The Wedding Stinger 

Modern relationships become aerobic opera in the revelatory Big Love.

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Very early in Big Love, cast member Daisy Blake removes a wedding gown to stand completely nude on stage. In the interest of Actors Gender Equity, co-star Dan Larrinaga similarly goes the full monty later in the show.

This information is presented not for prurient interest—frontal naughty bits are mostly hidden from view—but as a metaphorical example of how Charles Mee’s live-wire play manages the remarkable feat of being both raw and unabashedly theatrical. Mee has nothing less on his mind than the nature of contemporary manhood and womanhood, and how those two notions crash into couplehood. Emotions are stripped as bare as the two aforementioned actors, but the stage vibrates with you-ain’t-seen-nothin’-yet showmanship. As smartly directed by Meg Gibson, Big Love becomes a sort of aerobic opera, as wildly entertaining as it is revelatory.

Mee takes as his jumping-off point Aeschylus’ classical Greek drama The Suppliant Women, but don’t let that scare you away. Fifty Greek sisters have been promised in a marriage deal to their 50 emigrated-to-America cousins, but they flee to Italy on the day of their scheduled forced nuptials. The sisters are represented on stage by Lydia (Blake), Olympia (Arika Schockmel) and Thyona (Brenda Sue Cowley), who plead for the wealthy Piero (David Spencer) to grant them and their kin asylum. But the spurned grooms—represented by Nikos (Robert Scott Smith), Contantine (Larrinaga) and Oed (Lane Richins)—have no intention of giving up their claim.

Expect here no simplistic drubbing of patriarchy and gender oppression. Big Love actually proves remarkably sneaky in that respect, kicking off with a dynamic production number of the three women singing along with Lesley Gore’s “You Don’t Own Me.” As sisters are wont to do, they trade perspectives on men, from the more romantic Olympia’s hope that someone is out there for her to the battle-scarred Thyona’s opinion that “male babies should be flushed down the toilet at birth.” And they do so while leaping, tumbling and thrashing across a set strewn with pillows-cum-gymnastics mats, their emotional frustrations erupting into physical action. If this is man-bashing, you’ve rarely seen it with such intensity.

But it’s not just man-bashing, as Mee makes it clear once the men get their shot. With equal physical and verbal fervor, they lash out over their own confusion, punctuated by a monologue justifying sexual assault that’s riveting in its twisted, almost-understandable logic. Mee cuts to the quick of trite “men and women are different” philosophizing, finding punchy variations on familiar themes while draping them with the writ-large emotions of Greek tragedy.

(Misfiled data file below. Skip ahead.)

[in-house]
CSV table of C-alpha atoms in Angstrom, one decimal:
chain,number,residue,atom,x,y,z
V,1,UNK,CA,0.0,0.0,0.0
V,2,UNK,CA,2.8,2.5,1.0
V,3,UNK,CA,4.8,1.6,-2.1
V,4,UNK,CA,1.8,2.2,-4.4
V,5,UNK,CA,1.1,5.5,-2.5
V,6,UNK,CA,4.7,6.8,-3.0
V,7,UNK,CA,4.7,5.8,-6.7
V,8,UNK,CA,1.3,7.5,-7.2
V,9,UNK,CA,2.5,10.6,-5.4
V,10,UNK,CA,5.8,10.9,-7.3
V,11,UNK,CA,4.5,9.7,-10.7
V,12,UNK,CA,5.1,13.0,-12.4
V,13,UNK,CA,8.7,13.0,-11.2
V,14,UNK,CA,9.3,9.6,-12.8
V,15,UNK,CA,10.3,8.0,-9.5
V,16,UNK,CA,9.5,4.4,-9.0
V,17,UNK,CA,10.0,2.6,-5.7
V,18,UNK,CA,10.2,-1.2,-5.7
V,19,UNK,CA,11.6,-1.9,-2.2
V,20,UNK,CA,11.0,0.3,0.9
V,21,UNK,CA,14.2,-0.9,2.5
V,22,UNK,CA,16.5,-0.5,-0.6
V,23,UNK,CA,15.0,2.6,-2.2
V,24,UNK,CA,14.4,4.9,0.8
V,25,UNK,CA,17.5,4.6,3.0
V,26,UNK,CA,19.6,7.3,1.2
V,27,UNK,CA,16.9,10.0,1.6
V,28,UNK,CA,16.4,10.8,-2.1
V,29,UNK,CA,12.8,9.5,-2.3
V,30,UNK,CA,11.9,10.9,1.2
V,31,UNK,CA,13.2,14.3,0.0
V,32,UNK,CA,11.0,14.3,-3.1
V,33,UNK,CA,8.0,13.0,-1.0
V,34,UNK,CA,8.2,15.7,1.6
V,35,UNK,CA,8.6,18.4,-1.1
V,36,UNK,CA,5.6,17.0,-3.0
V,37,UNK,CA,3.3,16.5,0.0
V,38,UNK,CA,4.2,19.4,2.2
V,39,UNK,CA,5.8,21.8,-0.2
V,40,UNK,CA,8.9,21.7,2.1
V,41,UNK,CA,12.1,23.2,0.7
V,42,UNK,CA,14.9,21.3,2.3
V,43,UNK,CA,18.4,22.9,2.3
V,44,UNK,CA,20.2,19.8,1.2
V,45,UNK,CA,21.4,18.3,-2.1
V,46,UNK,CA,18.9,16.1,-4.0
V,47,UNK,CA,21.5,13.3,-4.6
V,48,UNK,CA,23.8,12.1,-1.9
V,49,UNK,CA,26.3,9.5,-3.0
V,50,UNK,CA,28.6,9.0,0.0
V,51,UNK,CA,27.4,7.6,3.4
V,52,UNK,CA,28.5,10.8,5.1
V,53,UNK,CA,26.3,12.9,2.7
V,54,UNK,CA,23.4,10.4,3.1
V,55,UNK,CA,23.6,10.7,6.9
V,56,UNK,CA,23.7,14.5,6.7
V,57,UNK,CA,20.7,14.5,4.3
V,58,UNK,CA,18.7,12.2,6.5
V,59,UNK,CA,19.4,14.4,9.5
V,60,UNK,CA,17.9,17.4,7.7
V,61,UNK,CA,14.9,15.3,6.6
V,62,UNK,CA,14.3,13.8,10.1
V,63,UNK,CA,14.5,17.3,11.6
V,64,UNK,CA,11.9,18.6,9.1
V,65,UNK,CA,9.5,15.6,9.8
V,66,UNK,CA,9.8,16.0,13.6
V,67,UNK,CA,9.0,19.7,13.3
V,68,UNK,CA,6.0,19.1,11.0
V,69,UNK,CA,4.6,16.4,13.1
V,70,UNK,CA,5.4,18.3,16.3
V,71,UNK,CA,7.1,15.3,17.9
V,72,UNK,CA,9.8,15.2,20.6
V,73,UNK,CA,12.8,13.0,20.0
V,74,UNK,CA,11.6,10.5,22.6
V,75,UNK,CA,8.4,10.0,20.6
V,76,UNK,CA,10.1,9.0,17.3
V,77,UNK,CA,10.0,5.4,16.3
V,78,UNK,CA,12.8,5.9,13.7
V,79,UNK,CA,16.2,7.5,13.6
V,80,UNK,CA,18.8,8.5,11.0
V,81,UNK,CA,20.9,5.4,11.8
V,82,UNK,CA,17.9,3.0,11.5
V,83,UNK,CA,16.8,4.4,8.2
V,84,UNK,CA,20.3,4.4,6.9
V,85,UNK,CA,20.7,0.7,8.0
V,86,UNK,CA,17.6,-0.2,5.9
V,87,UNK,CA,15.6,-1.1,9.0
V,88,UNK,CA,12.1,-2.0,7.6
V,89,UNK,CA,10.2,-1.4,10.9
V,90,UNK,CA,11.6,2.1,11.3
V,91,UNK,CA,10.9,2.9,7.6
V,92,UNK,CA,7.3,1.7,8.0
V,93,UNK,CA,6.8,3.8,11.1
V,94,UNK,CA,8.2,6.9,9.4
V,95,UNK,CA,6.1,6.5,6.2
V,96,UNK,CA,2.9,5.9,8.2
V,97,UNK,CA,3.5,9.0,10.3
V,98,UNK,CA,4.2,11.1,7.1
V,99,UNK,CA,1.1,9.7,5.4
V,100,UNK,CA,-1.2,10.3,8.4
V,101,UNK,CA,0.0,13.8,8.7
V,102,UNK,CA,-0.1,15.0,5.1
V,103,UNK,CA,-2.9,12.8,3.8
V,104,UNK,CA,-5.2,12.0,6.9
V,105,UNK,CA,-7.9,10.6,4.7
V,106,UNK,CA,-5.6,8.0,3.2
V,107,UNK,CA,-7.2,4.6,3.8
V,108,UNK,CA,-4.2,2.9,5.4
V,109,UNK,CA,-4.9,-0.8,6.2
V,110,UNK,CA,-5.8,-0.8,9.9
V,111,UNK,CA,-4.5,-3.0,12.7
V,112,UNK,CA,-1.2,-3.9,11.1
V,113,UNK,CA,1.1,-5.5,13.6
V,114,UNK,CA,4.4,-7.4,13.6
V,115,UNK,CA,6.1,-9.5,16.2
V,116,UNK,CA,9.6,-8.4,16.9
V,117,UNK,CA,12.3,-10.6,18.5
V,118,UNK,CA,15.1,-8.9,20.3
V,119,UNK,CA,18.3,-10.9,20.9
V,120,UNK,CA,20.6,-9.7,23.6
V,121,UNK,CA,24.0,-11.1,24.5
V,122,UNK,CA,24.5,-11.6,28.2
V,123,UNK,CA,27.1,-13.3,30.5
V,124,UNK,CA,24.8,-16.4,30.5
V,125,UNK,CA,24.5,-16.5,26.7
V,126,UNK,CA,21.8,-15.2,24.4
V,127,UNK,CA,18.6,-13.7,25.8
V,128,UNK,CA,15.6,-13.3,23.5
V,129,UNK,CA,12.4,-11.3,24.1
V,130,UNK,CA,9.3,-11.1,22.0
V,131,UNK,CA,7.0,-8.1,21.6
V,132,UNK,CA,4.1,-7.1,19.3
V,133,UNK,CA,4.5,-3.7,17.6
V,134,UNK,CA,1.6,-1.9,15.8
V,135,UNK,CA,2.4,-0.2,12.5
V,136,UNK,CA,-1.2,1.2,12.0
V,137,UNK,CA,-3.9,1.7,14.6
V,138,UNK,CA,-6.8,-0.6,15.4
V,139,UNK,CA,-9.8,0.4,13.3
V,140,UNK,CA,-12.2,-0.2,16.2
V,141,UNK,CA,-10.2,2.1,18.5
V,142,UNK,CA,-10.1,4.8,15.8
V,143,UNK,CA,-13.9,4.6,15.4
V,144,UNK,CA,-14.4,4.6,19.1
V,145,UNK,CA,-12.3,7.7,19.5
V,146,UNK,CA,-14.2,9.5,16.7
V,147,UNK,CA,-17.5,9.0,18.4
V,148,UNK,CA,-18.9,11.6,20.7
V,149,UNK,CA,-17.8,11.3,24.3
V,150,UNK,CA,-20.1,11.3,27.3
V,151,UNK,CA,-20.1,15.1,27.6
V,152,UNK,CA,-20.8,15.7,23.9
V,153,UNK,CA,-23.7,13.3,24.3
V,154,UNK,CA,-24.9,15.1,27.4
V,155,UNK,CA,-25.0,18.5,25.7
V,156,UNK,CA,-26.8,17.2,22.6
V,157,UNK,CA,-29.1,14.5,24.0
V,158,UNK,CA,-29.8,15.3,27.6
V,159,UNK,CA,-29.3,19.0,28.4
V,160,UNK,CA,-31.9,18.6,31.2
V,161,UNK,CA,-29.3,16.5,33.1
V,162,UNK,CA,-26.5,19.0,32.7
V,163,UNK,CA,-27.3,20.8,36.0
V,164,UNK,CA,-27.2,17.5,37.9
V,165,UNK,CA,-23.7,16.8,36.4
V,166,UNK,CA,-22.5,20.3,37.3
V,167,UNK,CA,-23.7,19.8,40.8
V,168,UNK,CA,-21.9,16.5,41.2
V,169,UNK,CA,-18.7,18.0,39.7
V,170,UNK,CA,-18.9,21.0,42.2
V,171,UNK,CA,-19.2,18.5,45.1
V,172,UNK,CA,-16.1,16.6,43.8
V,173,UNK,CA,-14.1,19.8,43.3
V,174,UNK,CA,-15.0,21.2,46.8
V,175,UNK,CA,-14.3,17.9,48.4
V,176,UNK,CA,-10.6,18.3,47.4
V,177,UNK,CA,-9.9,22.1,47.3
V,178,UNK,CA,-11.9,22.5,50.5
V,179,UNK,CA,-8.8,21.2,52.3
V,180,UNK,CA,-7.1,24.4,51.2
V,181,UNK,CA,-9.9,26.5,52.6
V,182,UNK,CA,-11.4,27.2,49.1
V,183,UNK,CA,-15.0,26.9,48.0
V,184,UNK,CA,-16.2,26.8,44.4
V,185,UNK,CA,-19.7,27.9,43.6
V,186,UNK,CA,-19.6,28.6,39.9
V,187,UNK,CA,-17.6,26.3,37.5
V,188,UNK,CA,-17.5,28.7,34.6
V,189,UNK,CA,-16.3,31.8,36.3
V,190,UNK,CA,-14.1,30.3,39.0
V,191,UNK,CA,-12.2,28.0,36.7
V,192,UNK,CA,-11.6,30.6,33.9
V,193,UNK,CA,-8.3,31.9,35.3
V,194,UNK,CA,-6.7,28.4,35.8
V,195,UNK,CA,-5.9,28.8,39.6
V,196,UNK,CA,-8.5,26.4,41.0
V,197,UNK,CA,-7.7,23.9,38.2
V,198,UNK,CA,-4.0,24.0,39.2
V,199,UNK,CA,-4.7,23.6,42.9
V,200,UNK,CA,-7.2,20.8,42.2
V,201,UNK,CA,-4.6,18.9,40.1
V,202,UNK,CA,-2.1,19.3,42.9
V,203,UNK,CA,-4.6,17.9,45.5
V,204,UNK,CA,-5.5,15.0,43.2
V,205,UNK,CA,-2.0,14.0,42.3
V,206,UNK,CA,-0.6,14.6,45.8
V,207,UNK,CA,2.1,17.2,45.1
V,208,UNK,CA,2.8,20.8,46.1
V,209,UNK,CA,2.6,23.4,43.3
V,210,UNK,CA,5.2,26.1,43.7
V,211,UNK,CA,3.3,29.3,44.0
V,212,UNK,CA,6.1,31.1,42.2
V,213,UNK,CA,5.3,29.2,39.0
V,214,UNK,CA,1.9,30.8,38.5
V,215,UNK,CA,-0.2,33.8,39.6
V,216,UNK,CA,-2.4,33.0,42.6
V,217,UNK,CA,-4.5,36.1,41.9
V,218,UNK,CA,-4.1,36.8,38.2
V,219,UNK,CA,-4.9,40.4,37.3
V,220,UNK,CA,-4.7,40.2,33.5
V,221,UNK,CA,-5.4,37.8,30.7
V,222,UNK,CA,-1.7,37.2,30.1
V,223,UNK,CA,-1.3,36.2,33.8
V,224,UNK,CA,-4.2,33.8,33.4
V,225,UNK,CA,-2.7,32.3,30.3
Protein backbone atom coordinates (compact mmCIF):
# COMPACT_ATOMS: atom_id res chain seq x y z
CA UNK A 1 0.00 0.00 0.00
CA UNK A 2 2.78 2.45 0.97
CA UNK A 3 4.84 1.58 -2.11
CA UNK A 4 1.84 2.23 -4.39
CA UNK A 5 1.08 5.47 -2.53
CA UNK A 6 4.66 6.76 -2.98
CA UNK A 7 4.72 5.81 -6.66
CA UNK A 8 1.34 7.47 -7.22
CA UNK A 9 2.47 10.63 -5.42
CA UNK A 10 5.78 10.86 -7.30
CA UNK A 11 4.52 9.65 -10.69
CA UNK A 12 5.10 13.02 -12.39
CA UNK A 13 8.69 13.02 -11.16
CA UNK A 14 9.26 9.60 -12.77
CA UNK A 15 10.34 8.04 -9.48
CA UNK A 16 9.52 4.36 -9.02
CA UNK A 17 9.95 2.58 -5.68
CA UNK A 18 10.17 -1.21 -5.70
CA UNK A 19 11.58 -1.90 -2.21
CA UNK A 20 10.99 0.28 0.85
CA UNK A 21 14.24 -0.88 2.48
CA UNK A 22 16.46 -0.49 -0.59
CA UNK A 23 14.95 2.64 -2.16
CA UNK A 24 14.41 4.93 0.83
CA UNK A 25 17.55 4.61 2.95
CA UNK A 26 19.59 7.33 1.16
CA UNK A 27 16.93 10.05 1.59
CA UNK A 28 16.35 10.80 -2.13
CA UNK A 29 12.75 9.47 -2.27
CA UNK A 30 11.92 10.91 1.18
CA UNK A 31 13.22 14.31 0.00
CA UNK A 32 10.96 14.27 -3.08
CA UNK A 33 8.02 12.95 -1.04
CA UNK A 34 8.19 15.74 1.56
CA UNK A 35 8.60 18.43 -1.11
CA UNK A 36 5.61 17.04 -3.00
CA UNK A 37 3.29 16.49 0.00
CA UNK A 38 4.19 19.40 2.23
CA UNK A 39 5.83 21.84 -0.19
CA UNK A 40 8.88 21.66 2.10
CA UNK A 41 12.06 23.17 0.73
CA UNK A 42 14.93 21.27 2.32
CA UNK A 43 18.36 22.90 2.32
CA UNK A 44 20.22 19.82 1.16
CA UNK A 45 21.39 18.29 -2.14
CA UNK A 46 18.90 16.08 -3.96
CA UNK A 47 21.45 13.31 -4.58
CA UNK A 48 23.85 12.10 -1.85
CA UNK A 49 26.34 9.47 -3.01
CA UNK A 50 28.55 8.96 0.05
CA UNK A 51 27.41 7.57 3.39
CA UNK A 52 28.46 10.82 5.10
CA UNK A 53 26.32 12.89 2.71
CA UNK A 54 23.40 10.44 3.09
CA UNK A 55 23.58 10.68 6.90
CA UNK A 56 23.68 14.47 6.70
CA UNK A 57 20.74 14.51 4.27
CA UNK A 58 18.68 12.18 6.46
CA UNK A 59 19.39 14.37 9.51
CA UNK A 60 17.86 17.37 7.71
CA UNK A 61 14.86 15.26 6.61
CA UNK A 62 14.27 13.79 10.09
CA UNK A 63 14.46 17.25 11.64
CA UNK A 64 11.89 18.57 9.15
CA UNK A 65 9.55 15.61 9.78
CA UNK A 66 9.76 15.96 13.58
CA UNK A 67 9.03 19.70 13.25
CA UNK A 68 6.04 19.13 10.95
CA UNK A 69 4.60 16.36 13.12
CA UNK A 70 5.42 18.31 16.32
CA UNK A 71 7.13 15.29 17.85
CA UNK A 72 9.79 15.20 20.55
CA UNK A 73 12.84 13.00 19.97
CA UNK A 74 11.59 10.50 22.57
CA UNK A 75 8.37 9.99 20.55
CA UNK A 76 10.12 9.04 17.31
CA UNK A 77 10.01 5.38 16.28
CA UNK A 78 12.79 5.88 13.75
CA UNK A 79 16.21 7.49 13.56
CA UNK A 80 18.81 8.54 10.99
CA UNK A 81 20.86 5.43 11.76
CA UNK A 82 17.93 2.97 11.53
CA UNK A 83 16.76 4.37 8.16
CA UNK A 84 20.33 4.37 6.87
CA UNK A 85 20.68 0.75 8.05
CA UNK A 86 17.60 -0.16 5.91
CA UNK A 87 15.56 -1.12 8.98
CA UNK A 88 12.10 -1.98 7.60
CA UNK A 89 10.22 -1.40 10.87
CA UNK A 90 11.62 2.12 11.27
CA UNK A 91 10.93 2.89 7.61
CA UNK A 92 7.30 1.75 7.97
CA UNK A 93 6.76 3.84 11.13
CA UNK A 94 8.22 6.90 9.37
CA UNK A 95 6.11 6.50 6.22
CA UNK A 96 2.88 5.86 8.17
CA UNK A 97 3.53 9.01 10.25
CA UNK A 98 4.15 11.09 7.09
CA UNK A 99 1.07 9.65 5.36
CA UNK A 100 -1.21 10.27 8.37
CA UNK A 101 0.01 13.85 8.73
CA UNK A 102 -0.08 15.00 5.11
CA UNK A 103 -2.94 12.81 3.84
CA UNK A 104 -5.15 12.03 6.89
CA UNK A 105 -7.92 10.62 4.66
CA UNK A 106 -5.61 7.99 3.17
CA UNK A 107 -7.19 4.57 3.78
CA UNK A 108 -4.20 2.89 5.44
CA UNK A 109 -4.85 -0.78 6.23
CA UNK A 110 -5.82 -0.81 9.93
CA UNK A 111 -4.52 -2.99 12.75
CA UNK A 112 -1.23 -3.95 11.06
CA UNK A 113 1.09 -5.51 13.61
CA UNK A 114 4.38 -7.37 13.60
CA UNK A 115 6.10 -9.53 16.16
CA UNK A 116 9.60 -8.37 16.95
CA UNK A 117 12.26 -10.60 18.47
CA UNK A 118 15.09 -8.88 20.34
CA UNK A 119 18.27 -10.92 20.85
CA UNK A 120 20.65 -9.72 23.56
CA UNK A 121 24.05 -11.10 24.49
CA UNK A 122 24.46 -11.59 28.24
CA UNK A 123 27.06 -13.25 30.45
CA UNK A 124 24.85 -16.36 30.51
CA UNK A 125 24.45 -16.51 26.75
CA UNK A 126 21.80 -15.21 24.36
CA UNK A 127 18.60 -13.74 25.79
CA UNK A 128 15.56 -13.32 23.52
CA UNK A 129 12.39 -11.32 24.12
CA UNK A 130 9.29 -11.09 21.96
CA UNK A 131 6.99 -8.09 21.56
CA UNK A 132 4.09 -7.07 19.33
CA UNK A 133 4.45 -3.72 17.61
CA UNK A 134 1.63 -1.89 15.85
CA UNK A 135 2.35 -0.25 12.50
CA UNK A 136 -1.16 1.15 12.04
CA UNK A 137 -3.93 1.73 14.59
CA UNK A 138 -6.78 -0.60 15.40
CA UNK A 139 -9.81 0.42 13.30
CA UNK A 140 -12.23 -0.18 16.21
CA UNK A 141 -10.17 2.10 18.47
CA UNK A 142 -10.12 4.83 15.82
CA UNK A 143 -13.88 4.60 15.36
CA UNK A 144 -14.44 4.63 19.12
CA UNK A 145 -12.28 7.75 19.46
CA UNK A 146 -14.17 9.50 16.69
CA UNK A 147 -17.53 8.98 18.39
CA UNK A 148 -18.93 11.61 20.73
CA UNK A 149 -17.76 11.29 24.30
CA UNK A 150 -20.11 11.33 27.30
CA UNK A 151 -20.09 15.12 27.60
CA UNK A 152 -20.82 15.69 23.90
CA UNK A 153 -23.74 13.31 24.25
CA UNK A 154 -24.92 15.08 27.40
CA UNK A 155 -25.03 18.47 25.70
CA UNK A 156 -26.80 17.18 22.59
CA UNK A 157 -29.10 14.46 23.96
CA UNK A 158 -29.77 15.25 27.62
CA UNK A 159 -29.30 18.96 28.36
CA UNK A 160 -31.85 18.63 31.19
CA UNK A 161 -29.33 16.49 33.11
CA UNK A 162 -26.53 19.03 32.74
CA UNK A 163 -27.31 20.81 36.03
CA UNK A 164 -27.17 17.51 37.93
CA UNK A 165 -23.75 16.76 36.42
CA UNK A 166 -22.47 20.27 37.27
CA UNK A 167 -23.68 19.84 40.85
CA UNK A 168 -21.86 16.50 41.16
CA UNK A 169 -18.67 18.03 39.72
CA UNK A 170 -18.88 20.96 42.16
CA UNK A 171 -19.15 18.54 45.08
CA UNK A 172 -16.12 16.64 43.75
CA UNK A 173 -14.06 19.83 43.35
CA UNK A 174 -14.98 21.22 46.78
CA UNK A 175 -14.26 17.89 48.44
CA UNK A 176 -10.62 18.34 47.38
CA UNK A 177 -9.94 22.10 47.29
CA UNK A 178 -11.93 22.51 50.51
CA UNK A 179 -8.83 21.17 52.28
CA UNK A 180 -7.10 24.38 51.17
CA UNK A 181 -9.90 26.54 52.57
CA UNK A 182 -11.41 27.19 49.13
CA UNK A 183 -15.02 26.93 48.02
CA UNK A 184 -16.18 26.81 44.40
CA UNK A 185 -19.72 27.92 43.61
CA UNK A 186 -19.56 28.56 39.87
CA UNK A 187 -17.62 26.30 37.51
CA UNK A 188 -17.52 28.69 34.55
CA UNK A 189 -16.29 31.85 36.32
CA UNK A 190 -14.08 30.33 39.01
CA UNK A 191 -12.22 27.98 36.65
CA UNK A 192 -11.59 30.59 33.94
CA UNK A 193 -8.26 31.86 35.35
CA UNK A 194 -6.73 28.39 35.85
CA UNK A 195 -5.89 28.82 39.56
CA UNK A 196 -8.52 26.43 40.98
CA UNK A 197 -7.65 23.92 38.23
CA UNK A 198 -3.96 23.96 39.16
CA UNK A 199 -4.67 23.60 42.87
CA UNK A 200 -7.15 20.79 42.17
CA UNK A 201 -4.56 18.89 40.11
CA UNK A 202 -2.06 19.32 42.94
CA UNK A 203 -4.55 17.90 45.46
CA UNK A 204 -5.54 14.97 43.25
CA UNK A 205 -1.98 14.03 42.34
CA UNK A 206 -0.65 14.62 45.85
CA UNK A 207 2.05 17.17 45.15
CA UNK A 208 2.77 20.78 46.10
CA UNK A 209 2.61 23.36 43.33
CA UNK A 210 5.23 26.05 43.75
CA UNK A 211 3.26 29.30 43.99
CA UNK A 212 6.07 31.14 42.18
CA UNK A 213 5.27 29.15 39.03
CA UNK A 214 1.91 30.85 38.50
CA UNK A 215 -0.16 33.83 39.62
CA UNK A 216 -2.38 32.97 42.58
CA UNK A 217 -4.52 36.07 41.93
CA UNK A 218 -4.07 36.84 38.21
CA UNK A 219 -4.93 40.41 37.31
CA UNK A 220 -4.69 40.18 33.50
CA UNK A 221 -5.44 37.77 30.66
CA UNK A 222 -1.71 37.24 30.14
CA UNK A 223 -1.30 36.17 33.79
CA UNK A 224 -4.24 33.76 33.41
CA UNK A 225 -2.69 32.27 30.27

Not to mention the writ-large emotions of musical theater. After the anthemic “You Don’t Own Me” puts a charge into female empowerment, Big Love crafts strangely affecting interludes out of “Bewitched, Bothered and Bewildered” and the 1978 Gino Vannelli schmaltz classic “I Just Wanna Stop.” The latter in particular cracks the show into an entirely new perspective, underscoring the burgeoning attraction between Lydia and Nikos with magnificently conflicted choreography and some physical acting by Blake that’s simply heartbreaking.

This is where Big Love latches onto the most compelling of its many compelling ideas. While Lydia’s sisters view her love of Nikos as a betrayal, it actually becomes a beautiful act of faith. In a world where it’s so much easier to drive ourselves crazy over the things that divide us, there’s something unspeakably daring about deciding to come together.

Big Love overflows with so much rich thematic material and so many grand gestures that it would be easy to overlook the small touches that give it an extra push: K. L. Alberts’ costumes, which turn the three brothers into corporate-sponsored refugees from NASCAR; sly supporting work by Spencer, Eric J. Tierney and Joyce Cohen; and a pre-show medley of vintage love songs that runs the gamut from The Partridge Family to Barry White. By all rights the show should feel over-stuffed; instead, it’s an explosive suggestion that there’s always something new to say about humanity’s oldest struggles. Sometimes you have to start by stripping down to the skin to dress up a story in a completely original way.

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More by Scott Renshaw

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